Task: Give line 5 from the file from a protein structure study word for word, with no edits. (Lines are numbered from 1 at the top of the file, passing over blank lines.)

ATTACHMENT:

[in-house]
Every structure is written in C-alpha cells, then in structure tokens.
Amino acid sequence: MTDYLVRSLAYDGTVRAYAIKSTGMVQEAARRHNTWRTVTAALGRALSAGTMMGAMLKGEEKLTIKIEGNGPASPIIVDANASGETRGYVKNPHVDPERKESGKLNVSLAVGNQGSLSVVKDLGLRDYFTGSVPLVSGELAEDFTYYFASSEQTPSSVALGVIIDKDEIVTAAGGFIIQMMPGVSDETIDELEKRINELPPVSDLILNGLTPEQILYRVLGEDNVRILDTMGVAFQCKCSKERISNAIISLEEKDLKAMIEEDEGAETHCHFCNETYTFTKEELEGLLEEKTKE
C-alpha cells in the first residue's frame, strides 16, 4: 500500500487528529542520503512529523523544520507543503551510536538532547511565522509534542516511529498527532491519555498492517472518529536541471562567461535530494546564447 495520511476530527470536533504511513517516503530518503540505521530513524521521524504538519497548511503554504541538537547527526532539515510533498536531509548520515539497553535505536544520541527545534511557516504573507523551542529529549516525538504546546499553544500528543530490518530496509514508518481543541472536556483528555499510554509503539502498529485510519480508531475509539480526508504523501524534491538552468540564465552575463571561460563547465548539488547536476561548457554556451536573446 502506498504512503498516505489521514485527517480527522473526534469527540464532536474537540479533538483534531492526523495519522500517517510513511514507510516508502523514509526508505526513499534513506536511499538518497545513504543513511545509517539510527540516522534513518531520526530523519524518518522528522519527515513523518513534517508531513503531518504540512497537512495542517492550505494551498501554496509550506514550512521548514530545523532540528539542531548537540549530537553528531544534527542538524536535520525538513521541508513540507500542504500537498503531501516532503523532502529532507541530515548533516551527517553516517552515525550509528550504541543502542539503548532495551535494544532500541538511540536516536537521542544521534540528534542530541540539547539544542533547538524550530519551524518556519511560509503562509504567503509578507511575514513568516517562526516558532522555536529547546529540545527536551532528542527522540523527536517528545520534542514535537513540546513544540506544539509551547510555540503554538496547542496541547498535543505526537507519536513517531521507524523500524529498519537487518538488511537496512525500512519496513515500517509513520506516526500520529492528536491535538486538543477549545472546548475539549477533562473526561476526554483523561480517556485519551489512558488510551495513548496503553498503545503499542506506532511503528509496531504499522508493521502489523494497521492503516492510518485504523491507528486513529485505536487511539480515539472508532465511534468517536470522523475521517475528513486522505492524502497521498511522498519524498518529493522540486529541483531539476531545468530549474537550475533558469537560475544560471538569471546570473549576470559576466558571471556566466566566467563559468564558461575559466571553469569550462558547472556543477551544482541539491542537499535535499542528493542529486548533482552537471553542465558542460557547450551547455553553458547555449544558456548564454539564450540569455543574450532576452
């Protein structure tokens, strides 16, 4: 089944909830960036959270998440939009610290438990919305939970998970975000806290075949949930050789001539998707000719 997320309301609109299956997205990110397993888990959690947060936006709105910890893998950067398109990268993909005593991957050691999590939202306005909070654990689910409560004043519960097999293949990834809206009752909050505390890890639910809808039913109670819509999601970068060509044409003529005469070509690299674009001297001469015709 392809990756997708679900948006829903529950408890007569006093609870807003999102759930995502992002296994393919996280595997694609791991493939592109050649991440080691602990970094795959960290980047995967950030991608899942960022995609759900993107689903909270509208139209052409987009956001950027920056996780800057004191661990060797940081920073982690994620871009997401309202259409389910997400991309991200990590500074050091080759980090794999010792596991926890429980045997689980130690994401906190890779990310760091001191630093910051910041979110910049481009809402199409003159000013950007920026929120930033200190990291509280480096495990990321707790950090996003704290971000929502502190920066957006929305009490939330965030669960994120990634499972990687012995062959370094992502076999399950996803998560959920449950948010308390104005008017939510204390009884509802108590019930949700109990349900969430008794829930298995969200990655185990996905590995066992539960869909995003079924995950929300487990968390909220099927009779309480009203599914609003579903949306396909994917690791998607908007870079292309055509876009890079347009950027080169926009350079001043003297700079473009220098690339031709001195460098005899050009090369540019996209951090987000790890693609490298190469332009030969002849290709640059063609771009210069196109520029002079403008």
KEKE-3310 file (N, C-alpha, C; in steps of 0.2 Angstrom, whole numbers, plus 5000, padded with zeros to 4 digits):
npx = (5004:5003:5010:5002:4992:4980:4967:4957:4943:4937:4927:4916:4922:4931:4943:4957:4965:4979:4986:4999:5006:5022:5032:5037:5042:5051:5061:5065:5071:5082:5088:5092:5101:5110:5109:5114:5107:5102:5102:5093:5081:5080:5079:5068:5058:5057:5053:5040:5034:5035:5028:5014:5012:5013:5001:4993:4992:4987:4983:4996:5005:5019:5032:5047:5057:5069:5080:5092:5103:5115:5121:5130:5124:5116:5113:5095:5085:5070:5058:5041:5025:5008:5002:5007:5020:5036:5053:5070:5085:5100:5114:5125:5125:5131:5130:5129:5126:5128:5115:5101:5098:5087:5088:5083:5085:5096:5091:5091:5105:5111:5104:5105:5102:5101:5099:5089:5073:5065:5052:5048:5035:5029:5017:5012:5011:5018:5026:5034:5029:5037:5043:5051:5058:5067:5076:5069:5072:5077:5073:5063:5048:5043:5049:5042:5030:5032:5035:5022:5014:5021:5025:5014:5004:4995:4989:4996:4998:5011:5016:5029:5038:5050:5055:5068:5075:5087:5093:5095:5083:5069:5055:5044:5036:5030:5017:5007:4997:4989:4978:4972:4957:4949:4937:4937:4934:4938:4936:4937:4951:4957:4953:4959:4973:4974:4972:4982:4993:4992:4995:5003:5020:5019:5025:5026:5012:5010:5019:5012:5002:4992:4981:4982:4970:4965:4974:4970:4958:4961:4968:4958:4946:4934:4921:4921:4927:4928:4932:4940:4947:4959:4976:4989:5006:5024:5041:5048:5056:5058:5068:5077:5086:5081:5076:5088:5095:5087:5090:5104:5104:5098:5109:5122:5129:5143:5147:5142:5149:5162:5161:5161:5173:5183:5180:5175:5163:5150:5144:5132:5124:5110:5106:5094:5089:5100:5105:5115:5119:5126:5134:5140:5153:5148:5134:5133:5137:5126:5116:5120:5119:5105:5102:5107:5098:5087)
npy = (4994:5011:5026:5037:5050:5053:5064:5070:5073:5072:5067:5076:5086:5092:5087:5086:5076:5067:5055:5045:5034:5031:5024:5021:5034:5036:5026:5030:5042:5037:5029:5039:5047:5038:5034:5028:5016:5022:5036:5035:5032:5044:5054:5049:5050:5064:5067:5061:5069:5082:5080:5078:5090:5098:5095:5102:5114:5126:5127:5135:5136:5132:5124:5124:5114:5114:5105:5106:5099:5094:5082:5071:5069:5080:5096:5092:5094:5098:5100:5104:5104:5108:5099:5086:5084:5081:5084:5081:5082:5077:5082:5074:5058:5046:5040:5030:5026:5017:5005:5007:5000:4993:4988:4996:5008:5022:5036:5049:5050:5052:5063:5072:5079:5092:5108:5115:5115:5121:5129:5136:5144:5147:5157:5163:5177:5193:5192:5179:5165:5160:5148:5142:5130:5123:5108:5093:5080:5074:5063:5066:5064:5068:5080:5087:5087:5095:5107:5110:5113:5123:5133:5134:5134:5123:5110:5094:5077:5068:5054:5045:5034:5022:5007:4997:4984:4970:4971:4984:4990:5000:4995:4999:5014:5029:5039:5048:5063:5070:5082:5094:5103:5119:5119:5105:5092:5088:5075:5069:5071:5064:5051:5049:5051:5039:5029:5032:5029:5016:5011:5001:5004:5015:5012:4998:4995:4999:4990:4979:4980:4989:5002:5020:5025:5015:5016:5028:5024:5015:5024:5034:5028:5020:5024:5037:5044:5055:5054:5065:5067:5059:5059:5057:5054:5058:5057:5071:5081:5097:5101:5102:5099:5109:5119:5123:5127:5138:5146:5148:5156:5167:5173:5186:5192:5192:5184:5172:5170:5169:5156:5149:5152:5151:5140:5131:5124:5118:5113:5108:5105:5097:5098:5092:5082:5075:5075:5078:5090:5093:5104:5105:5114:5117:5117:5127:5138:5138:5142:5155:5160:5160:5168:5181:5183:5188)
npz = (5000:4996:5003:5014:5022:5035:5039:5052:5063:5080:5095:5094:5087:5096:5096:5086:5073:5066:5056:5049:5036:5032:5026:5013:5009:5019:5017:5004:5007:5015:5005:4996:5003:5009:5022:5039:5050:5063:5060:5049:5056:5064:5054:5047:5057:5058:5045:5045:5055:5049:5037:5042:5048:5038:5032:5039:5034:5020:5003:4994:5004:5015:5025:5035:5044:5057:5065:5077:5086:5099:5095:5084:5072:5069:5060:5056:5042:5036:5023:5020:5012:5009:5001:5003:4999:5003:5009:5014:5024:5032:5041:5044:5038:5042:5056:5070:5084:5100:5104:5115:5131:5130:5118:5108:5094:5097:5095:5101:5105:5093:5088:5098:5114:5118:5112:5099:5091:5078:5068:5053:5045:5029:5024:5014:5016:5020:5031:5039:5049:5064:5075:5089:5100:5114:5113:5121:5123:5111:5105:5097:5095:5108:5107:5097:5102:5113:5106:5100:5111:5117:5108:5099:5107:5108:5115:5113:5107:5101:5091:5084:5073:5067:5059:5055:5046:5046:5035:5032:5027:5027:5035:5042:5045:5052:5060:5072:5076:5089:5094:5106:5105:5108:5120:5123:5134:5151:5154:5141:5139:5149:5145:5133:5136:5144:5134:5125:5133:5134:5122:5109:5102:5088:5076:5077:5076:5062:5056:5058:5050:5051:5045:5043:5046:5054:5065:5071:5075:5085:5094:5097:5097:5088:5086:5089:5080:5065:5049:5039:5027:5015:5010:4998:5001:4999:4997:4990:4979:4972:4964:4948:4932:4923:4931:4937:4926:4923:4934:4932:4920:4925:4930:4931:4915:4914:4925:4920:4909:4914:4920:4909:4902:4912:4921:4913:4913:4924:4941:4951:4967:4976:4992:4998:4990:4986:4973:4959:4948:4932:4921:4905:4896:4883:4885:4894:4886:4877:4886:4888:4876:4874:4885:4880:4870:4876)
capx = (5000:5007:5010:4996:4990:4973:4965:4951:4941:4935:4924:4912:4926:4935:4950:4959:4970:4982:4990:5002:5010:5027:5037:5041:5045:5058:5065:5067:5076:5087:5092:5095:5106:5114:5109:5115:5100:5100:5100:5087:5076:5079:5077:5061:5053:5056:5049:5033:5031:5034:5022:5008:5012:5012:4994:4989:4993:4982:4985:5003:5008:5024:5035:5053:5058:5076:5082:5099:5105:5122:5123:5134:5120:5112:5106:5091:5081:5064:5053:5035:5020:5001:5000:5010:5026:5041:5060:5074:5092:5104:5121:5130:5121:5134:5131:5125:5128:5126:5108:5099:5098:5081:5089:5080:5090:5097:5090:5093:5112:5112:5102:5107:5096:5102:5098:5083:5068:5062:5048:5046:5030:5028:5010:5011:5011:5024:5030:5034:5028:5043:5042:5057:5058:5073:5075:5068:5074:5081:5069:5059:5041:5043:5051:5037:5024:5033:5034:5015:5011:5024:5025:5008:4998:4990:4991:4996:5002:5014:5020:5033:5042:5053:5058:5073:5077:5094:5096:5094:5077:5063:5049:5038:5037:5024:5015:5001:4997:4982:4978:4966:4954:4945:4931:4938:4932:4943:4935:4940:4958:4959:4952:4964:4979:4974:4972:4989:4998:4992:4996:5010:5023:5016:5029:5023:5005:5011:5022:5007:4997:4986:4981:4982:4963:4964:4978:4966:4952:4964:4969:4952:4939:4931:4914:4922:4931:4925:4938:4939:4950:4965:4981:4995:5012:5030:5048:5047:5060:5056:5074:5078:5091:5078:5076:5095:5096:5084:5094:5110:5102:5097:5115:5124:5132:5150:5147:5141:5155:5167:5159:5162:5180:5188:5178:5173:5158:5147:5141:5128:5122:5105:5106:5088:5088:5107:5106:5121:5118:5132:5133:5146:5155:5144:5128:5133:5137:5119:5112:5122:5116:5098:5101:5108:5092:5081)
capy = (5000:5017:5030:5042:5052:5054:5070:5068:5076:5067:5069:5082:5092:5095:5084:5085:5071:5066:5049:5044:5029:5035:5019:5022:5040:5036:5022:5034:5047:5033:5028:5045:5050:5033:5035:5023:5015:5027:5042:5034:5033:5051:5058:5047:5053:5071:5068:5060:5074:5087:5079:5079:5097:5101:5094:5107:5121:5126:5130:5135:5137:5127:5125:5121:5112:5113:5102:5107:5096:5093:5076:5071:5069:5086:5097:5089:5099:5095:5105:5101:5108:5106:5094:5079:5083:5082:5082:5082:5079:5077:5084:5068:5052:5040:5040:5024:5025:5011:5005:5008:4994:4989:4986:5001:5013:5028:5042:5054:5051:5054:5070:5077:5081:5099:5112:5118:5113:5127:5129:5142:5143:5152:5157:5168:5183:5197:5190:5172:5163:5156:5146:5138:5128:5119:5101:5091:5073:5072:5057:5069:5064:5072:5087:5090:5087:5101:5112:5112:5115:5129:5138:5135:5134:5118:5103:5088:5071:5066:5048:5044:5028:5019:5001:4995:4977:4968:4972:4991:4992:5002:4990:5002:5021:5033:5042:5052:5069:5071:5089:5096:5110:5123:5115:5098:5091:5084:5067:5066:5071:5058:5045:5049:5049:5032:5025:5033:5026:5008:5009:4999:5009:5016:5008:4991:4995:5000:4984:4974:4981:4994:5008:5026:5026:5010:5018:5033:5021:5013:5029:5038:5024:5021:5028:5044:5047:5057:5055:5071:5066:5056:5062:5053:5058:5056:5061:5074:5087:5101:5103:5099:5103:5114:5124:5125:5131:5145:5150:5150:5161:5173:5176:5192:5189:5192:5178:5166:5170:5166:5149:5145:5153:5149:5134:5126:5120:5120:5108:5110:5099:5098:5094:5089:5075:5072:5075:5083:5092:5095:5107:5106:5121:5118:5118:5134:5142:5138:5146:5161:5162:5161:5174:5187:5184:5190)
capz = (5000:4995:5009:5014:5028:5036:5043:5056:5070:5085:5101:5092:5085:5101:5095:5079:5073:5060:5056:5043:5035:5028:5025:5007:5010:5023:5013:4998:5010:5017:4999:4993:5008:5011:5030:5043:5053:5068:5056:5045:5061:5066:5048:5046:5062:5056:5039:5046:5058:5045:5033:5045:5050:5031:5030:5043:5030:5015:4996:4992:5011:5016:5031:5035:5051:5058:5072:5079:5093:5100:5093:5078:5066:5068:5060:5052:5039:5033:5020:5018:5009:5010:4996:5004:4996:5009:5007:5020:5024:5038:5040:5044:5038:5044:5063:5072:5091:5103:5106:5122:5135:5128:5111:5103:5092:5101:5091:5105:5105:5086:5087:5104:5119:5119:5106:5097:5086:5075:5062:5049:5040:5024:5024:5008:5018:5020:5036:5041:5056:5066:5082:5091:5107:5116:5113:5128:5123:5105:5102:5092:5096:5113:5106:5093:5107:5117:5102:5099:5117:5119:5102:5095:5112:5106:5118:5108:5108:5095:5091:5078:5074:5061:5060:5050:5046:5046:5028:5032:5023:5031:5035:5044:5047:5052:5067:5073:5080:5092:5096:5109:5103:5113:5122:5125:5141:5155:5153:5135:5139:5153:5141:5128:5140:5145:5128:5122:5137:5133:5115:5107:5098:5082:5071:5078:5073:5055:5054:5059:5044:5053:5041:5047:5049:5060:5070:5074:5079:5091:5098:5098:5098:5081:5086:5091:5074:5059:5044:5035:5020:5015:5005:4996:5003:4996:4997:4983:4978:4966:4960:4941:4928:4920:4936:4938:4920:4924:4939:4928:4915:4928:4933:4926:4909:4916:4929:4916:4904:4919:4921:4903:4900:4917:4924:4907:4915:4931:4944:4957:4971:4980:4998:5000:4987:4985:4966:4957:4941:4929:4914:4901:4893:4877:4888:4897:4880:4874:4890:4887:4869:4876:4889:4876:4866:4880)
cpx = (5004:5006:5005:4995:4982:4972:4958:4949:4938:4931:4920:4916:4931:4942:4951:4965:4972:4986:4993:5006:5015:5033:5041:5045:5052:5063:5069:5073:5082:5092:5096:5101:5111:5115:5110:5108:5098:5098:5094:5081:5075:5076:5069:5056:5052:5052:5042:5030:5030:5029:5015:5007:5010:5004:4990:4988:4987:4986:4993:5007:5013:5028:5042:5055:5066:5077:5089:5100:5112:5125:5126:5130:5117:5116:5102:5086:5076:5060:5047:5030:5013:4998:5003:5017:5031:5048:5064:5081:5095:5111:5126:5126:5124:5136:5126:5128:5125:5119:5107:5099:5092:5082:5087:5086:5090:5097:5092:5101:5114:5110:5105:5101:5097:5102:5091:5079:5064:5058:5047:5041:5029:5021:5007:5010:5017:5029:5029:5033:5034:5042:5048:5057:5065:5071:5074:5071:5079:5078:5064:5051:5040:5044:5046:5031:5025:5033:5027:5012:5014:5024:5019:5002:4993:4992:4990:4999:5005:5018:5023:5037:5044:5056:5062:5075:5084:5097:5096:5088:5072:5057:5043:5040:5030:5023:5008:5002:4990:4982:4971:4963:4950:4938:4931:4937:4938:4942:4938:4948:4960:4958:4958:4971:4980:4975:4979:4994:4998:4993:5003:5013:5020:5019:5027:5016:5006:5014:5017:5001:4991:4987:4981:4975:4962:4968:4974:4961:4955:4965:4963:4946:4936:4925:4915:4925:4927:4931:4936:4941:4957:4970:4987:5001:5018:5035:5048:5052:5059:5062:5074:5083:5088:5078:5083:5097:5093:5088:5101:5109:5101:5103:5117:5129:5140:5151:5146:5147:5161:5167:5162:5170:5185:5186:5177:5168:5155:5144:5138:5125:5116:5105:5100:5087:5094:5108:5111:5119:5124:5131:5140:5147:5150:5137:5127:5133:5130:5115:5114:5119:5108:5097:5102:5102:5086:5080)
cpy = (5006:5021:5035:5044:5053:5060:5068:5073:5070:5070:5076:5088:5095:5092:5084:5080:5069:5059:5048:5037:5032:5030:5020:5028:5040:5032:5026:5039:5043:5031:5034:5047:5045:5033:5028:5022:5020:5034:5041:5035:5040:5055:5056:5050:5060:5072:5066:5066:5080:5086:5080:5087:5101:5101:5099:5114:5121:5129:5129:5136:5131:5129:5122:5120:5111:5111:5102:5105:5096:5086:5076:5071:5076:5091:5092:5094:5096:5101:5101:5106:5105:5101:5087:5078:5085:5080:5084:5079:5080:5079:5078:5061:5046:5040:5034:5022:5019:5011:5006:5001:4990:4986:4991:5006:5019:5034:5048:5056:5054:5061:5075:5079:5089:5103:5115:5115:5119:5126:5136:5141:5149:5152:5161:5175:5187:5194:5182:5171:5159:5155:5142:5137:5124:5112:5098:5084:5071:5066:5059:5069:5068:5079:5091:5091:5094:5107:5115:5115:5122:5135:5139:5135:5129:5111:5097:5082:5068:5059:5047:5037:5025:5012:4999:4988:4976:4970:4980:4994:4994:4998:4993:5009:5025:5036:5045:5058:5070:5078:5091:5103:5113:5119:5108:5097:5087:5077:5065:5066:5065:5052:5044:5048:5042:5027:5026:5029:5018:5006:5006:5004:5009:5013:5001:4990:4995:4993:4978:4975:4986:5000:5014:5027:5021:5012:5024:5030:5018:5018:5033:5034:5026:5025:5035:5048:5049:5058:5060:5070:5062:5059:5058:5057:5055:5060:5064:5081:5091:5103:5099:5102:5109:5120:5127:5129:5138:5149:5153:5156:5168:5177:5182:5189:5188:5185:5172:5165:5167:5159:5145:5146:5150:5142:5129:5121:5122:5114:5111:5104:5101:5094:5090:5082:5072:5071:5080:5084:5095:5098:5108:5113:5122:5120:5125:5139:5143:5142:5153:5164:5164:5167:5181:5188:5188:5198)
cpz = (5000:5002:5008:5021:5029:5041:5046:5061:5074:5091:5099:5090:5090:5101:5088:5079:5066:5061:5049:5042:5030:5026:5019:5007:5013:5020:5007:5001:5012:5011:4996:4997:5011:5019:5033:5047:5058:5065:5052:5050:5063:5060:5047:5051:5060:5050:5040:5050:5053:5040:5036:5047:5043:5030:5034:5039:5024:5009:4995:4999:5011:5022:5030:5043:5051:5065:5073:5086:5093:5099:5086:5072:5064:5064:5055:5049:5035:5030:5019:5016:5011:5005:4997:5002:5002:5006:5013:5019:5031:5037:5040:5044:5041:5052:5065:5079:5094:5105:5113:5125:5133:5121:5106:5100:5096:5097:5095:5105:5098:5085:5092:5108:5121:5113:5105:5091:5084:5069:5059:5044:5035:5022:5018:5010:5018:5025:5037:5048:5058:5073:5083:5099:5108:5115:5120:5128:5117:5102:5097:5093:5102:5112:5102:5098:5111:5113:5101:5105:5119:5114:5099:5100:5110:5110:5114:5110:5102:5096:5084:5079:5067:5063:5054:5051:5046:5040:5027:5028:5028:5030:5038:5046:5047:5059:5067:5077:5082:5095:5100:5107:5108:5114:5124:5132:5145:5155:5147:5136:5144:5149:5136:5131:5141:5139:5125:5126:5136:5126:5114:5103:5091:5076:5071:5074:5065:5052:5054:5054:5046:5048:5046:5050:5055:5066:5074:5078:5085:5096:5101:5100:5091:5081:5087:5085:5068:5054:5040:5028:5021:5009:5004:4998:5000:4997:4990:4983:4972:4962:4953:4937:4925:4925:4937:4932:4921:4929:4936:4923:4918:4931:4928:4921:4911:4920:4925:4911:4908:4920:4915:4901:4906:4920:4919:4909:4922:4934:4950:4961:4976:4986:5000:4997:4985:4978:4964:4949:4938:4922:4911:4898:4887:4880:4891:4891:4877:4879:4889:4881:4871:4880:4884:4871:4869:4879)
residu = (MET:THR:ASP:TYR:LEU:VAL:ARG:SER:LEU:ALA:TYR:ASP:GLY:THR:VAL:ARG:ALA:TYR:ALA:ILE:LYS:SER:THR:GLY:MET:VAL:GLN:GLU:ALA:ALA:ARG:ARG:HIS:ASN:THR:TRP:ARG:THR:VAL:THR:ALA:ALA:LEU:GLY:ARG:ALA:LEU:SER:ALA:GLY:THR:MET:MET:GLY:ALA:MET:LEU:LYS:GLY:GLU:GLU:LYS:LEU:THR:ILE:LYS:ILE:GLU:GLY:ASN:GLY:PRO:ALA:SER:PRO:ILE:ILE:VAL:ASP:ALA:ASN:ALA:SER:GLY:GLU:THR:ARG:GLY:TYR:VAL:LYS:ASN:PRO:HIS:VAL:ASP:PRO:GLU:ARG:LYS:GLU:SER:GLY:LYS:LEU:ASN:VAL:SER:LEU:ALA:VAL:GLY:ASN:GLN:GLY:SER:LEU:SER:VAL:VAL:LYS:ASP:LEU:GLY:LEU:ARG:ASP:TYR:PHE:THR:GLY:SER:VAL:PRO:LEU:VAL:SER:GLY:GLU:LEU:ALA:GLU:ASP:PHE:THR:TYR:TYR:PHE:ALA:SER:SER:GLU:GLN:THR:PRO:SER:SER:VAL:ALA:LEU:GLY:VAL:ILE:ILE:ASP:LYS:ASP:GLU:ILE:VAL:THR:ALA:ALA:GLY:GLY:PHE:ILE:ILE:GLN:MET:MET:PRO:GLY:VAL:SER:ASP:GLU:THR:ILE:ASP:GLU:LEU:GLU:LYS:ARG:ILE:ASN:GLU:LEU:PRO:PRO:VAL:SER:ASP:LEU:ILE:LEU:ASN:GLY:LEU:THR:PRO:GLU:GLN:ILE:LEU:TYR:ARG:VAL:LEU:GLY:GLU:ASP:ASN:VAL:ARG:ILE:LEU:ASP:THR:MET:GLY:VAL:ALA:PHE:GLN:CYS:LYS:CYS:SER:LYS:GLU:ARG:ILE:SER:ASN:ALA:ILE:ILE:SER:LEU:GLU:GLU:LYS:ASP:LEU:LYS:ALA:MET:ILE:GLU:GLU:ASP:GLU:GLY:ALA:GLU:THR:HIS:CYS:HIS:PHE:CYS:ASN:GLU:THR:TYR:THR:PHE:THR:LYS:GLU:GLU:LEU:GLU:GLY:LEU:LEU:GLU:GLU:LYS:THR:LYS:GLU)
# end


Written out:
């Protein structure tokens, strides 16, 4: 089944909830960036959270998440939009610290438990919305939970998970975000806290075949949930050789001539998707000719 997320309301609109299956997205990110397993888990959690947060936006709105910890893998950067398109990268993909005593991957050691999590939202306005909070654990689910409560004043519960097999293949990834809206009752909050505390890890639910809808039913109670819509999601970068060509044409003529005469070509690299674009001297001469015709 392809990756997708679900948006829903529950408890007569006093609870807003999102759930995502992002296994393919996280595997694609791991493939592109050649991440080691602990970094795959960290980047995967950030991608899942960022995609759900993107689903909270509208139209052409987009956001950027920056996780800057004191661990060797940081920073982690994620871009997401309202259409389910997400991309991200990590500074050091080759980090794999010792596991926890429980045997689980130690994401906190890779990310760091001191630093910051910041979110910049481009809402199409003159000013950007920026929120930033200190990291509280480096495990990321707790950090996003704290971000929502502190920066957006929305009490939330965030669960994120990634499972990687012995062959370094992502076999399950996803998560959920449950948010308390104005008017939510204390009884509802108590019930949700109990349900969430008794829930298995969200990655185990996905590995066992539960869909995003079924995950929300487990968390909220099927009779309480009203599914609003579903949306396909994917690791998607908007870079292309055509876009890079347009950027080169926009350079001043003297700079473009220098690339031709001195460098005899050009090369540019996209951090987000790890693609490298190469332009030969002849290709640059063609771009210069196109520029002079403008």